9 April - 1 May 2021

A few years ago, somebody with a permanent marker wrote the words, “Question everything!” on a traffic-light box near the Moonah-New Town border. This is also a big imperative for people who write about art. When Robert O’Connor collects and displays images of street rubbish, or when he paints a giant lamb roast in a landscape, we say that he’s exploring the ways we make meaning, or that he’s challenging our ideas about place. He doesn’t just investigate certain topics in order to make art about them. His art is research, an essentially questioning activity.


There’s a kind of trompe l’oeil in this thinking. Perspective depth offers endless imaginary spaces on condition that we forget we’re actually looking at a drawing or a painting. And, analogously, many artists resist the academification of art-as-research by emphasising their commitment to a particular medium. In a way, their response is a redoubled negation, a criticism of the pervasive critical attitude. “Question everything!” got its own rejoinder along the same lines when a second piece of graffiti appeared, asking, “why?”


So, what does it mean to say that O’Connor paints paintings? His Pattern Recognition shows a small group portrait set against an unused stage backdrop, as if to estrange its illusory depth, remarking the heavy flatness of its depiction and contextualising it as something in a wider space. The interrupted perspective no longer functions as a question, inviting exploration. It is itself questioned, submitted to a different perspective. It cannot be accidental, however, that its surrounding reality is branded “KEEP CLEAR”. Isn’t that the underlying message of the inscriptions that regularly appear in O’Connor’s work? The words beneath each 10x10cm Iconotropy picture, for example, are obviously not there to tell us what we’re looking at. They don’t just misinterpret. Their incongruity prompts the very question of the image’s meaning, making us see it as something to be interpreted in the first place. Perhaps it’s ultimately this space that must be kept clear, simultaneously opening up and standing in for the impossible ideal of a universal interpretive viewpoint — an iconotropy that truly questions everything, imposing no myths or icons of its own.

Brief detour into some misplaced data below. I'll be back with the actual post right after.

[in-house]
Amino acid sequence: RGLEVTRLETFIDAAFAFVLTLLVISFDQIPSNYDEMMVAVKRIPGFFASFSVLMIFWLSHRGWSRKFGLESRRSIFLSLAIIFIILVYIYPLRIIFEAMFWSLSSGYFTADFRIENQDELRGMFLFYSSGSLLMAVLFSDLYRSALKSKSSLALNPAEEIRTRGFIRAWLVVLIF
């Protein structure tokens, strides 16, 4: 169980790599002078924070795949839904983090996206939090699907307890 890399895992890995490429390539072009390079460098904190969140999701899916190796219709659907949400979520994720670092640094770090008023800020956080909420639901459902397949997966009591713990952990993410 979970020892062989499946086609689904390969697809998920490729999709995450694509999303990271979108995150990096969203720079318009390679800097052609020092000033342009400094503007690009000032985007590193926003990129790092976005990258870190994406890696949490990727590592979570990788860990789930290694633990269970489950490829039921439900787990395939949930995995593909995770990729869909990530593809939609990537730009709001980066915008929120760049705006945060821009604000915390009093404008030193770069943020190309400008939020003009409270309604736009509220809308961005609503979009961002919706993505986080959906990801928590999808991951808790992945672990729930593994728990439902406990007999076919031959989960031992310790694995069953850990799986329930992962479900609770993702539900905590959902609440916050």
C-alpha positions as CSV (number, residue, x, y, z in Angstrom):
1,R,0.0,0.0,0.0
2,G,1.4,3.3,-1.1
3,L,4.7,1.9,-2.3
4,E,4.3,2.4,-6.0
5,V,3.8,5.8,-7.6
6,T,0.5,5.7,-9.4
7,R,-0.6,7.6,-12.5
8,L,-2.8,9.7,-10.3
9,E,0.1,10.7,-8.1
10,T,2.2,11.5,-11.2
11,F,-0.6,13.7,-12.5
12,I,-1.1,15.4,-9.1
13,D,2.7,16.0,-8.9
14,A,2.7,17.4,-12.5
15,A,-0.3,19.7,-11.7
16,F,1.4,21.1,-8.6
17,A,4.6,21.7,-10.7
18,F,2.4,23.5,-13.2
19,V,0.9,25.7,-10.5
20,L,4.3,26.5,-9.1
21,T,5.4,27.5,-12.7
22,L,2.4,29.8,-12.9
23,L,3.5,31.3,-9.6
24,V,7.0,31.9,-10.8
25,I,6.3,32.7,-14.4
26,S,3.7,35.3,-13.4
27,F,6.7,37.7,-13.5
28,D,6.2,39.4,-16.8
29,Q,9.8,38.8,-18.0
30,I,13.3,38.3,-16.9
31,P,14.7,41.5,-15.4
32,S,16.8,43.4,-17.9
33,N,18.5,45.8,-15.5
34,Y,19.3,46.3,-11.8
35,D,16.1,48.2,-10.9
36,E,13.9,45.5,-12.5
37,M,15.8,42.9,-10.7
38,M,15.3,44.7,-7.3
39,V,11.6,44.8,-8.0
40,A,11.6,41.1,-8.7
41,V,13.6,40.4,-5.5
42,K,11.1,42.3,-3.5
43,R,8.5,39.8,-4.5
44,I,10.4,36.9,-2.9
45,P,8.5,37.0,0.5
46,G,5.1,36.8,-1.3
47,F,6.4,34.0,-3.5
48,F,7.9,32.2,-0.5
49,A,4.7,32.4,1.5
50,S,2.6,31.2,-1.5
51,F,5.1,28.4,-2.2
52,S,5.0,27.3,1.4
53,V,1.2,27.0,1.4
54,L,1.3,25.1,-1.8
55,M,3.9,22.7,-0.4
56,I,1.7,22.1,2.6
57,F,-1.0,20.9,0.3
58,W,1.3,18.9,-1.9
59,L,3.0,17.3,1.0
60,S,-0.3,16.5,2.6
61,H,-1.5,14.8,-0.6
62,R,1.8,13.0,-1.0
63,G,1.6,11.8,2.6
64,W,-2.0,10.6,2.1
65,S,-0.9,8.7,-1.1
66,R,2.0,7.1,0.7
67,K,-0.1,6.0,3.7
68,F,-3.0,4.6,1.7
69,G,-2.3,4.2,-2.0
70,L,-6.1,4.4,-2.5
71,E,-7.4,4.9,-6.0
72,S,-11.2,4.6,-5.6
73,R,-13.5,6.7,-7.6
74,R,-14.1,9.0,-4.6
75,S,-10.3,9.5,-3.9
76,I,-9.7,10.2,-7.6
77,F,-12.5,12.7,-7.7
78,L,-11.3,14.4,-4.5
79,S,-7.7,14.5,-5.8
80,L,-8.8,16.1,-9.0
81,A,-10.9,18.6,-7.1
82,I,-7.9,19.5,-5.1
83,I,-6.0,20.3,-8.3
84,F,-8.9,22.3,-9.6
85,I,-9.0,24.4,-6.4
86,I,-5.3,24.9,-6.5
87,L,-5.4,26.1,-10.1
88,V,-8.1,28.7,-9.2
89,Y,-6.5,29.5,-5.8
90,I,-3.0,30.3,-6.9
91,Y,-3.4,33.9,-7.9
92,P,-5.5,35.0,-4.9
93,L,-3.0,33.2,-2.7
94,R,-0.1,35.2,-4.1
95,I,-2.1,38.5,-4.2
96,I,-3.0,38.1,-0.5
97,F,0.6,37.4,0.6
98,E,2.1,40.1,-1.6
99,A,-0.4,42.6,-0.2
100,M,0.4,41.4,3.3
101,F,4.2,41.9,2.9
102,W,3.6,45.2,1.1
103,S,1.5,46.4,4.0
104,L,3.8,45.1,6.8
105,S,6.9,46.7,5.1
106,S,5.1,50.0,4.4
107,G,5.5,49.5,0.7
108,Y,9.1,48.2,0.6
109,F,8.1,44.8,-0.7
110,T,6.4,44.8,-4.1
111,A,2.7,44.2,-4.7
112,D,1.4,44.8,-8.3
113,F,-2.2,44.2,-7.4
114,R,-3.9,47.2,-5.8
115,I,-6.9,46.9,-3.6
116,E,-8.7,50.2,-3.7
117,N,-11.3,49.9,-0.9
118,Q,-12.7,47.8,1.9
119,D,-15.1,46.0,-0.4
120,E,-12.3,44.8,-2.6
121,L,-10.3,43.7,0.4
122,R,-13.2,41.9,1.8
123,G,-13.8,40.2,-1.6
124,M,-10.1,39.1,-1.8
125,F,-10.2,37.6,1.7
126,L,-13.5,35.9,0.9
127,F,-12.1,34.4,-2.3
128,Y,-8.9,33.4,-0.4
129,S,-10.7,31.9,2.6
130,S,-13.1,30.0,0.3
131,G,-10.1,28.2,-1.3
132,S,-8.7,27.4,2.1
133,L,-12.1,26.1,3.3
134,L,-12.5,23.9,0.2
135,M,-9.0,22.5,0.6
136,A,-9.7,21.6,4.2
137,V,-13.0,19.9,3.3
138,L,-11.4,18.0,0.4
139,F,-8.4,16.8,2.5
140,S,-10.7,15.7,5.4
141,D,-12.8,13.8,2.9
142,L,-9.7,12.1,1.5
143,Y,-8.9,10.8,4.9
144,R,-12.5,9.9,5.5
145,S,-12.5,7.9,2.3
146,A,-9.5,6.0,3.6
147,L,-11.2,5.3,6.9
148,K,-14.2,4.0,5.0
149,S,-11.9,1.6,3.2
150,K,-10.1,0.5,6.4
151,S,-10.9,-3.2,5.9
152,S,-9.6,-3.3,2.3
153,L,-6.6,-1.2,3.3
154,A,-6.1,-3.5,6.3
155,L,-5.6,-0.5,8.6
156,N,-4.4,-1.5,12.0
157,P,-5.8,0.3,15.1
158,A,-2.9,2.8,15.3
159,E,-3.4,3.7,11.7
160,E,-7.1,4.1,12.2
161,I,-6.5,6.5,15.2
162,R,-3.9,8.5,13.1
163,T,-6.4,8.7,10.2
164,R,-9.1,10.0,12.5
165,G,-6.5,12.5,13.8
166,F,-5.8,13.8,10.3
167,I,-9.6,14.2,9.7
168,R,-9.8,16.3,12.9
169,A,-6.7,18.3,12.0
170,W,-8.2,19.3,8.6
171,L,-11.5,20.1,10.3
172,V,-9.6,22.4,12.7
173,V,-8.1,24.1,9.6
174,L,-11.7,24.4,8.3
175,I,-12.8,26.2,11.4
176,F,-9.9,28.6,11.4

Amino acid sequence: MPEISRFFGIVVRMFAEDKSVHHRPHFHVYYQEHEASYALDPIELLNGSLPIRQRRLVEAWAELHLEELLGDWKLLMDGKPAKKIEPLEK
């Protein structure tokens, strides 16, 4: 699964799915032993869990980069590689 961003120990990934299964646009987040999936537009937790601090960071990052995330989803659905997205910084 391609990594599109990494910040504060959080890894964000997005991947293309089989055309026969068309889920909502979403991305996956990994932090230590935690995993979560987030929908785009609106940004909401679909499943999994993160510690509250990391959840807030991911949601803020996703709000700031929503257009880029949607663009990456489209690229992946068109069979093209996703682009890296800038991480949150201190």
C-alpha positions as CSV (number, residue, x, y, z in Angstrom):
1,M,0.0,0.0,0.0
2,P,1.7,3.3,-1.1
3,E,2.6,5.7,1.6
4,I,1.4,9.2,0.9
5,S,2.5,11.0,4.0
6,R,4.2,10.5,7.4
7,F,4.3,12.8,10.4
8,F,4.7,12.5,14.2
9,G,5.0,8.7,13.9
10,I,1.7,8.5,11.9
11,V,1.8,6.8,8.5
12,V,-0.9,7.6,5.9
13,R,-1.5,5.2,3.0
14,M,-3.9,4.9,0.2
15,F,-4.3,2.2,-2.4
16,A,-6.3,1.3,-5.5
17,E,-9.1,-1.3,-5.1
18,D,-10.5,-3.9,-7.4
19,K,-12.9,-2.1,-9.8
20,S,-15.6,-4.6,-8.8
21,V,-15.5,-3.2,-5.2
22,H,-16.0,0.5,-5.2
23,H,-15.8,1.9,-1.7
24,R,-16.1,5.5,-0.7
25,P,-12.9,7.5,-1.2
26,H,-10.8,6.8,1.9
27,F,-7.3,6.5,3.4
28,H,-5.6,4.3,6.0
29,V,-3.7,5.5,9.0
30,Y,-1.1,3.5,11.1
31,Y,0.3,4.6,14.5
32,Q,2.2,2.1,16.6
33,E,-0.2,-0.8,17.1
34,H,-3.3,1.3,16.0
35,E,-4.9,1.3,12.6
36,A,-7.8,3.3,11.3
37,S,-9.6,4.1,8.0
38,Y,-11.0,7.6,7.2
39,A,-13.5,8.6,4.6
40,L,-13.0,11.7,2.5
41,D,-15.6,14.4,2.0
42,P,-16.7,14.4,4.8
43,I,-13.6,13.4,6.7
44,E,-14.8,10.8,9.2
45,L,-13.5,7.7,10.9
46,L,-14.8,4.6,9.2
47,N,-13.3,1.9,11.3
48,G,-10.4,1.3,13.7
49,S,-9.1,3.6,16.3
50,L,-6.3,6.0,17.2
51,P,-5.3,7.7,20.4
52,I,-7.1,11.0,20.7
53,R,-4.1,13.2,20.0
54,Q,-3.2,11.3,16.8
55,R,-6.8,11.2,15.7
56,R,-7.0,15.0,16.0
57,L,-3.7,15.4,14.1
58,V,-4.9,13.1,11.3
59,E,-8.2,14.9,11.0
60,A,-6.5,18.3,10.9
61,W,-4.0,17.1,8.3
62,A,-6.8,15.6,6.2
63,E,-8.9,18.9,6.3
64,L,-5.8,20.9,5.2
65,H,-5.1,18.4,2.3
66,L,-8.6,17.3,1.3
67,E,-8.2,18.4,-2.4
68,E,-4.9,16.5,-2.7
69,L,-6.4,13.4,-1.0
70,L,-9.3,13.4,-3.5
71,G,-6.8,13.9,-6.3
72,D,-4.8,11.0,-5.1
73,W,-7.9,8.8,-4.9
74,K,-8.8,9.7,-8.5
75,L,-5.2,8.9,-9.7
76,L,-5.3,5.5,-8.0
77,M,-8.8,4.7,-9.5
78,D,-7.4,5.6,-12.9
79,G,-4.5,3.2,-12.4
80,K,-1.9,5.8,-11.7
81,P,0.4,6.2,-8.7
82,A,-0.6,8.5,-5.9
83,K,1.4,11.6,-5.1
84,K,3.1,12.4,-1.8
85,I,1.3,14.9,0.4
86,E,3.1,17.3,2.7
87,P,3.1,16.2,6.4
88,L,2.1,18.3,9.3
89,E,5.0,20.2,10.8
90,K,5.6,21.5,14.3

A different sort of estrangement is brought about by Pattern Recognition’s other detail: the green, prehistoric-looking leaf that floats indeterminately in its midst, disturbing the monochromatic whole. Whereas the stage backdrop was contained within a wider depiction, here the iconotropic function spills out into the gallery space itself, confronting us with the question of our own interpretation. How should we understand the logic of this apparently nonsensical, superfluous element? Or, can we instead accomplish a further perspective shift that would somehow locate meaning in its very absurdity? Perhaps its significance lies simply in its contrast with the rest of the scene, its very difference offering a gentle rebuke to interpretation, reminding us that some questions cannot be answered.


The problem with these solutions is that they effectively return to our starting point. They rely on our acceptance that what counts in the image is less any particular element (backdrop, inscription, leaf) than their juxtaposition. In short, they require us to see the work as a collage. But O’Connor paints paintings — which means something more paradoxical than it may appear. Whereas a cut-up introduces difference from the outside, painting’s continuity means that the image is only ever disrupted by itself. Its anomalies imply a kind of torsion, an inward-turned iconotropy, as if the picture had somehow produced its own misinterpretation. Pattern Recognition’s inexplicable leaf is in this sense fundamentally indifferent, asking nothing of us. It’s not an impossible question but, like many of O’Connor’s figures — Zanni, Monster, Wilderman — more like an unsolicited answer, something without any proper place.


There is actually no doubt that O’Connor’s work is a form of research. His paintings are prodigiously investigative, making totally unexpected connections only to overturn them with further interpretive shifts. But why does he do it? Maybe it’s because of his sensitivity to a certain kind of answer: the one that nobody asks for, and that consequently requires us to reinvent our questions themselves.


Chris Arneaud-Clarke